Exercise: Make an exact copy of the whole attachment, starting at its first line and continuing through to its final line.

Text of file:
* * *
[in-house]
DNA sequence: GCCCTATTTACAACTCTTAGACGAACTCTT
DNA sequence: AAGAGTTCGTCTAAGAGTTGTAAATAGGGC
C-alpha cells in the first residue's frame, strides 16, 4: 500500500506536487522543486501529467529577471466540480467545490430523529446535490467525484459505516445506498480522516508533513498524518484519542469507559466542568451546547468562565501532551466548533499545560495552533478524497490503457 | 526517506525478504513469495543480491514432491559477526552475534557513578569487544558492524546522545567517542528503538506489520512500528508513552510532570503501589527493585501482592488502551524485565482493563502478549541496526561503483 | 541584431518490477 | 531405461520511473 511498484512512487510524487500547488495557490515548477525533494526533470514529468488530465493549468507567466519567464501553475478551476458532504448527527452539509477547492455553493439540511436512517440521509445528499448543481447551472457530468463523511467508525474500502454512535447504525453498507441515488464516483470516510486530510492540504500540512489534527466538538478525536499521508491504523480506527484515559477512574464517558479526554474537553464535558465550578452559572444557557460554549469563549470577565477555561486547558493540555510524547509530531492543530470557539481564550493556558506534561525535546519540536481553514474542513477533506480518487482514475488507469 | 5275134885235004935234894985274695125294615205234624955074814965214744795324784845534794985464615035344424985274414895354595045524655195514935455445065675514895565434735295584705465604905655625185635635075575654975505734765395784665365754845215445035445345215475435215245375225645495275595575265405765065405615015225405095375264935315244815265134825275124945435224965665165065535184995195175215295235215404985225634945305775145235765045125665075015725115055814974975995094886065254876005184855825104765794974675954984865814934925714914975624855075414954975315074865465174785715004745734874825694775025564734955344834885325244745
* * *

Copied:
[in-house]
DNA sequence: GCCCTATTTACAACTCTTAGACGAACTCTT
DNA sequence: AAGAGTTCGTCTAAGAGTTGTAAATAGGGC
C-alpha cells in the first residue's frame, strides 16, 4: 500500500506536487522543486501529467529577471466540480467545490430523529446535490467525484459505516445506498480522516508533513498524518484519542469507559466542568451546547468562565501532551466548533499545560495552533478524497490503457 | 526517506525478504513469495543480491514432491559477526552475534557513578569487544558492524546522545567517542528503538506489520512500528508513552510532570503501589527493585501482592488502551524485565482493563502478549541496526561503483 | 541584431518490477 | 531405461520511473 511498484512512487510524487500547488495557490515548477525533494526533470514529468488530465493549468507567466519567464501553475478551476458532504448527527452539509477547492455553493439540511436512517440521509445528499448543481447551472457530468463523511467508525474500502454512535447504525453498507441515488464516483470516510486530510492540504500540512489534527466538538478525536499521508491504523480506527484515559477512574464517558479526554474537553464535558465550578452559572444557557460554549469563549470577565477555561486547558493540555510524547509530531492543530470557539481564550493556558506534561525535546519540536481553514474542513477533506480518487482514475488507469 | 5275134885235004935234894985274695125294615205234624955074814965214744795324784845534794985464615035344424985274414895354595045524655195514935455445065675514895565434735295584705465604905655625185635635075575654975505734765395784665365754845215445035445345215475435215245375225645495275595575265405765065405615015225405095375264935315244815265134825275124945435224965665165065535184995195175215295235215404985225634945305775145235765045125665075015725115055814974975995094886065254876005184855825104765794974675954984865814934925714914975624855075414954975315074865465174785715004745734874825694775025564734955344834885325244745